Banyule says no to balloons

Balloons add to plastic pollution in the environment.


Banyule City Council has banned balloons at council events during the festival season because of the environmental impact on local wildlife.  

Griffin Ward Councillor for Banyule Peter Castaldo said that people weren’t aware of the impact that balloons could have on the environment.

“It might seem like a trivial thing, but there’s lots of deaths and choking caused to all the little critters in the rivers,” Cr Castaldo said.

 “It does matter these little things and I’m really glad to see the reduction in harm we cause to the environment around us.”

A 2016 study by the CSIRO found that balloons were one of the top three most harmful pollutants for marine wildlife.

Cr Castaldo said the damaging effects of balloons could be far-reaching.

“They can drop as far as the outer-skirts of Melbourne even if they’re released within the Banyule city,” he said.

“When people talk about what’s the consequence of balloons and the environmental damage, no one seems to object to it.”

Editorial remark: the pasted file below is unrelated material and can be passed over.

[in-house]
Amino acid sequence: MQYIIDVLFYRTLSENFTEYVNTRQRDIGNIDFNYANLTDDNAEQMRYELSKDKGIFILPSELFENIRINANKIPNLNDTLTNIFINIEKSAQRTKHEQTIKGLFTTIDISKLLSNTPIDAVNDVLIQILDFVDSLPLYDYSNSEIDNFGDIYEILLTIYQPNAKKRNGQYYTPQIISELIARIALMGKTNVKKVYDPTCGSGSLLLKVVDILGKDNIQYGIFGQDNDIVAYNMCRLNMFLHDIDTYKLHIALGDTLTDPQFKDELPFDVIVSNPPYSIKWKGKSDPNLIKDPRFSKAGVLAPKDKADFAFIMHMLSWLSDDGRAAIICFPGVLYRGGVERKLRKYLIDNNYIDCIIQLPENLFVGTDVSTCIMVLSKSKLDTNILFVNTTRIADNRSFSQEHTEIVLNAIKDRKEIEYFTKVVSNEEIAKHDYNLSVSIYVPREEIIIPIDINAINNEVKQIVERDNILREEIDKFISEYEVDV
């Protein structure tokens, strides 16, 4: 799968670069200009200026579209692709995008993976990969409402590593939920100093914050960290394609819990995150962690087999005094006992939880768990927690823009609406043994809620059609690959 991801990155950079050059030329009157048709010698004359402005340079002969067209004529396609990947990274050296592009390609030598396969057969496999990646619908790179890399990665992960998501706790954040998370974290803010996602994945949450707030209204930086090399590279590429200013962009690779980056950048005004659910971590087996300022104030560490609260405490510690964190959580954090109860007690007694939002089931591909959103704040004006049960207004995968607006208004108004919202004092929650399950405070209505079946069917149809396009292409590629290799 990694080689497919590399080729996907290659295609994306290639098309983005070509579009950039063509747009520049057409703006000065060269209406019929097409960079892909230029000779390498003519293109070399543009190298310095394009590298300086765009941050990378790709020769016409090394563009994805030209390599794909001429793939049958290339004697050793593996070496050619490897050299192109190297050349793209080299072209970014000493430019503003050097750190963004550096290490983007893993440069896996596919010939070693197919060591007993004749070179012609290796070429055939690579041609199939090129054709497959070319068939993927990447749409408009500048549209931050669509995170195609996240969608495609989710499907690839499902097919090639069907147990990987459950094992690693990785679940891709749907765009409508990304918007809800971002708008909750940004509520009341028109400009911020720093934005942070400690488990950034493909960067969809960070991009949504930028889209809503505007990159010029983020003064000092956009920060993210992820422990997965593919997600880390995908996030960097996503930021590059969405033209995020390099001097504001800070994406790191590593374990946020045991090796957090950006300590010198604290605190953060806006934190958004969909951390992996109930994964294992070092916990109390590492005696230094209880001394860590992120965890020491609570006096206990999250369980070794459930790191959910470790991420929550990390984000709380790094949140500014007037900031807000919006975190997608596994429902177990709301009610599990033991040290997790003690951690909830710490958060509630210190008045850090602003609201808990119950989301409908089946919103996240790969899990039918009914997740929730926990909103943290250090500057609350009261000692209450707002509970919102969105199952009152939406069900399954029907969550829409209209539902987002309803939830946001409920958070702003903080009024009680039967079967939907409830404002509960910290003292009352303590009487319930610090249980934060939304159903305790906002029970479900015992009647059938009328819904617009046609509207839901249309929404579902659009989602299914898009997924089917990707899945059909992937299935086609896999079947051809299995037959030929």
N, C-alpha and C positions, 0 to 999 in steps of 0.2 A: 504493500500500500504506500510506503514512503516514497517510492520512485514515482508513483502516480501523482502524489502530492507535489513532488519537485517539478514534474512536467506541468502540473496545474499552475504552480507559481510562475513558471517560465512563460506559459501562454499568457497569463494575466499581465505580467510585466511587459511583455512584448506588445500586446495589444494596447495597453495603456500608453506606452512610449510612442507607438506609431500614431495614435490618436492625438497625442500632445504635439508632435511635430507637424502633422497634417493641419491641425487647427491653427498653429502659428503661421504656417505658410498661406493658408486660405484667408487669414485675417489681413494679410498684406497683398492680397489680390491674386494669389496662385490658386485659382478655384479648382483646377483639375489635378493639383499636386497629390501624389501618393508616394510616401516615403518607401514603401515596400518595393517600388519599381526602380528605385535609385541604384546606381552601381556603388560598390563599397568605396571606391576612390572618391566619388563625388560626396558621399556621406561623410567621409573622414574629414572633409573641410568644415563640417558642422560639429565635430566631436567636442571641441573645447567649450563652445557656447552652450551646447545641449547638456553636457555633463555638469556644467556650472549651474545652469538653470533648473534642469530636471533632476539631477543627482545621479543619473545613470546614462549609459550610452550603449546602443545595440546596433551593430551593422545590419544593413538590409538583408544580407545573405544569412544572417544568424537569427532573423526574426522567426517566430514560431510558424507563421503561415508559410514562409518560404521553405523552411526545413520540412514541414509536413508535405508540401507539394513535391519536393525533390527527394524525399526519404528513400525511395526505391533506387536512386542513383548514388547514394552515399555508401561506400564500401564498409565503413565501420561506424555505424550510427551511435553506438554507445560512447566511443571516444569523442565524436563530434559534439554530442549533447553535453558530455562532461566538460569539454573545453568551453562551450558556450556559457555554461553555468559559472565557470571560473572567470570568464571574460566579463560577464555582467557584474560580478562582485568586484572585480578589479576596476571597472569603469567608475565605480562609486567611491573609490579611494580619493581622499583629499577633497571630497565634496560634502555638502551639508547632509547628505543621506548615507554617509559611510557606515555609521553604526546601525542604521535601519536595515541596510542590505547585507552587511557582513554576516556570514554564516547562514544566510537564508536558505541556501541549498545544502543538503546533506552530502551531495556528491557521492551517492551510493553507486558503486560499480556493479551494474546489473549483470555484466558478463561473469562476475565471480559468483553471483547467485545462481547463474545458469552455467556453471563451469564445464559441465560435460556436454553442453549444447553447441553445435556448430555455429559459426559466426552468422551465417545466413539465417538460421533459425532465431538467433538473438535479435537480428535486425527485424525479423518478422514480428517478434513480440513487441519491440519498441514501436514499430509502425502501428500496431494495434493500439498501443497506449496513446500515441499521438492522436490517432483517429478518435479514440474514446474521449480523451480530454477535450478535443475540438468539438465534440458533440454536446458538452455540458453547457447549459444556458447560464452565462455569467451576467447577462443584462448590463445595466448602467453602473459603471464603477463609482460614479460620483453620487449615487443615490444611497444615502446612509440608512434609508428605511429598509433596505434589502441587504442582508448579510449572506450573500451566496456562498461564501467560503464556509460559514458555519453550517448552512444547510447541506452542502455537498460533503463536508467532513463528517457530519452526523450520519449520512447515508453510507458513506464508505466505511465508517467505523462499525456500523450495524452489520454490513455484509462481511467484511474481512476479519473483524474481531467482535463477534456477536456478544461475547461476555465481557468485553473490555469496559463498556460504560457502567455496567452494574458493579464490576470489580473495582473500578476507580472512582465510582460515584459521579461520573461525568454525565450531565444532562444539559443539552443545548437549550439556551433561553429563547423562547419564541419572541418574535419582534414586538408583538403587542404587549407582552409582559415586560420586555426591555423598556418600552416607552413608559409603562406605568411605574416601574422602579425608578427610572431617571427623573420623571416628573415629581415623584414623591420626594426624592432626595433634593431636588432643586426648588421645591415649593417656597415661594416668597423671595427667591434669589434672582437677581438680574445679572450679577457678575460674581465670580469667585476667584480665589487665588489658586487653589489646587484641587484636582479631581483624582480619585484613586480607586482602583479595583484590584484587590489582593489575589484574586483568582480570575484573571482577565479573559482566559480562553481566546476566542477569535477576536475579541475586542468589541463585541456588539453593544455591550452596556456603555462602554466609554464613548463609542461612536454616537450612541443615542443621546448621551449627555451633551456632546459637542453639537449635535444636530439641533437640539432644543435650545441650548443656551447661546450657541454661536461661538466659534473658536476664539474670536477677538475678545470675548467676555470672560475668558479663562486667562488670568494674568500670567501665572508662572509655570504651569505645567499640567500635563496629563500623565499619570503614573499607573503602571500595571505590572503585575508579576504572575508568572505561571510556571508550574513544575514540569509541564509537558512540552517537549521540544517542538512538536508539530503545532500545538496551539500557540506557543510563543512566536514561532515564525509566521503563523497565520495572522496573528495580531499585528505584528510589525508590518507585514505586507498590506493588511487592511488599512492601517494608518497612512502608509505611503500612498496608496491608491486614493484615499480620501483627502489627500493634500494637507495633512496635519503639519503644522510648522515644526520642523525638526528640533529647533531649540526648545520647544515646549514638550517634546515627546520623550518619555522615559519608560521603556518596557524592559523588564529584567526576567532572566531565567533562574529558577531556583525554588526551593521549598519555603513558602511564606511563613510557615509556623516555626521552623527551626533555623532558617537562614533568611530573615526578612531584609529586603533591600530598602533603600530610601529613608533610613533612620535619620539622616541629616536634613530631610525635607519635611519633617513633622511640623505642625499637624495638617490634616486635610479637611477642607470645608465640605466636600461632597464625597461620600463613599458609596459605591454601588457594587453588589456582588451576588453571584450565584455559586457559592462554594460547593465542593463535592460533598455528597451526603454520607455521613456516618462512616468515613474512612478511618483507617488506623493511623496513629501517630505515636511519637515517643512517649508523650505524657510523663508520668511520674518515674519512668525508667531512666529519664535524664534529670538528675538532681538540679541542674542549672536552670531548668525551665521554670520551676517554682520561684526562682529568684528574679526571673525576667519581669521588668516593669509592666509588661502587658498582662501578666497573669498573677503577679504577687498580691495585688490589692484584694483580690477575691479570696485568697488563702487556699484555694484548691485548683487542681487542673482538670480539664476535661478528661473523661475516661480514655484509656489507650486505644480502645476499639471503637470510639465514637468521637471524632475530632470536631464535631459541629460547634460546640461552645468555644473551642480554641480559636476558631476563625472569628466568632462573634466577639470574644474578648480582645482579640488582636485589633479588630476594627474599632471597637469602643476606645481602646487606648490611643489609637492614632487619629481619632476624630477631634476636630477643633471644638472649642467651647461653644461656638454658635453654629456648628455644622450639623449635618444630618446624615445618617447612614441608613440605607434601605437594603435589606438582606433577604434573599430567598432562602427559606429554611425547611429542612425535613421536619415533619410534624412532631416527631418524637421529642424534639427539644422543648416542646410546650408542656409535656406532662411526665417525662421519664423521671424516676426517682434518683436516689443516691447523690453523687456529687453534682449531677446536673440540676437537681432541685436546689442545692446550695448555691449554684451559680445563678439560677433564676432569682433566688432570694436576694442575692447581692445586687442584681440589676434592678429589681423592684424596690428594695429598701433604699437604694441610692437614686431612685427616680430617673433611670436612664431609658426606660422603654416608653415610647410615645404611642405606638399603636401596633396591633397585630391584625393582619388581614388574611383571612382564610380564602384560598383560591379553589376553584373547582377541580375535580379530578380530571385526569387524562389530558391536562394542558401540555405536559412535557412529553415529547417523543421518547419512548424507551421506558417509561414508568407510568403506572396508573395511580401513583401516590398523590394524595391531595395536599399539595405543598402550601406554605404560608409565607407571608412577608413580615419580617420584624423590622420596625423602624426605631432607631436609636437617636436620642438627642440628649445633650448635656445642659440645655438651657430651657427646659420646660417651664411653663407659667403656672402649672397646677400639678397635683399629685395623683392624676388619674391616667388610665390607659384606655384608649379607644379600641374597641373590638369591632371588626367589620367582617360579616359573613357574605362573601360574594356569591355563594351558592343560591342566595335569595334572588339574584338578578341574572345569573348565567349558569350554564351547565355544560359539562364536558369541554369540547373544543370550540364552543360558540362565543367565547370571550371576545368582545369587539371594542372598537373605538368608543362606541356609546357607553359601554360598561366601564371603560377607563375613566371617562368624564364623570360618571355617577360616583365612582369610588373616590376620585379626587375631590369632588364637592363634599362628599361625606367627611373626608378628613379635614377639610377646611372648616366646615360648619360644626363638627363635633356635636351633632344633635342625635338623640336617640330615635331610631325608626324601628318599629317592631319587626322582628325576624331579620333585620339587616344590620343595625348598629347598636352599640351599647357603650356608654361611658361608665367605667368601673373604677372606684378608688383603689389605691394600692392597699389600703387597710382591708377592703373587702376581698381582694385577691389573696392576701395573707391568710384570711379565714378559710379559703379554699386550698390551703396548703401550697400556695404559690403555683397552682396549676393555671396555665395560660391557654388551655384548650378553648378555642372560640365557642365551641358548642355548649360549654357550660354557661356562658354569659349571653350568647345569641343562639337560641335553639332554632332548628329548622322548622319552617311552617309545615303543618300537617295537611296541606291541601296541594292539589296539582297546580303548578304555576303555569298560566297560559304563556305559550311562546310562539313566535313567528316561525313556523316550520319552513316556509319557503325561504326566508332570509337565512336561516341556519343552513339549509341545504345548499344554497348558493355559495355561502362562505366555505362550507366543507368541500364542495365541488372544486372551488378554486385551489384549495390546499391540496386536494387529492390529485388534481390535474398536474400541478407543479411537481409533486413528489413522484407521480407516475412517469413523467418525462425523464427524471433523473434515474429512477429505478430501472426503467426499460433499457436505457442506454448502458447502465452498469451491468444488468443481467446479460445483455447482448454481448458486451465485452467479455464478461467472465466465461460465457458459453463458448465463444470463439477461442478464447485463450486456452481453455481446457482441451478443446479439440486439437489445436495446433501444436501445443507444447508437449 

The ban was motivated by a Zoos Victoria campaign raising awareness about the harm balloons can cause to seabirds when entering waterways.

The first council-ran event impacted by the balloon ban was the Malahang Community Festival this month.

Malahang Community Festival volunteer Karen Joy McColl said she supported of the council’s decision to ban balloons at council run events.

“It’s for environmental reasons,” she said.

“They all have helium in them and they get blown up in the air, they end up in the creeks and they get popped.

“It ends up in the ocean and all the animals suffer.”

“We’ve got a lot of animals that are disappearing and once they’re gone we can’t get them back,” she said. “We’ve got to save these animals.”

Ms McColl said that she did not think balloons would be missed at the festivals. 

“It’s like anything, what you don’t have you don’t miss,” she said.

“As soon as a kid sees a balloon they want it, but if they don’t see it how can they want it?”

CSIRO researchers found that 43 per cent of short-tailed shearwaters had plastic in their gut, and is predicted to reach 95 per cent of all seabird species by 2050.

“If we stop some of the major balloon providers by doing this process they’ll just disappear,” Cr Castaldo said.

“Protecting the environment is the most important issue of our time.”

Zoos Victoria is encouraging individuals to pledge their support by promising to replace balloons outdoors with wild-life friendly alternatives, like bubbles.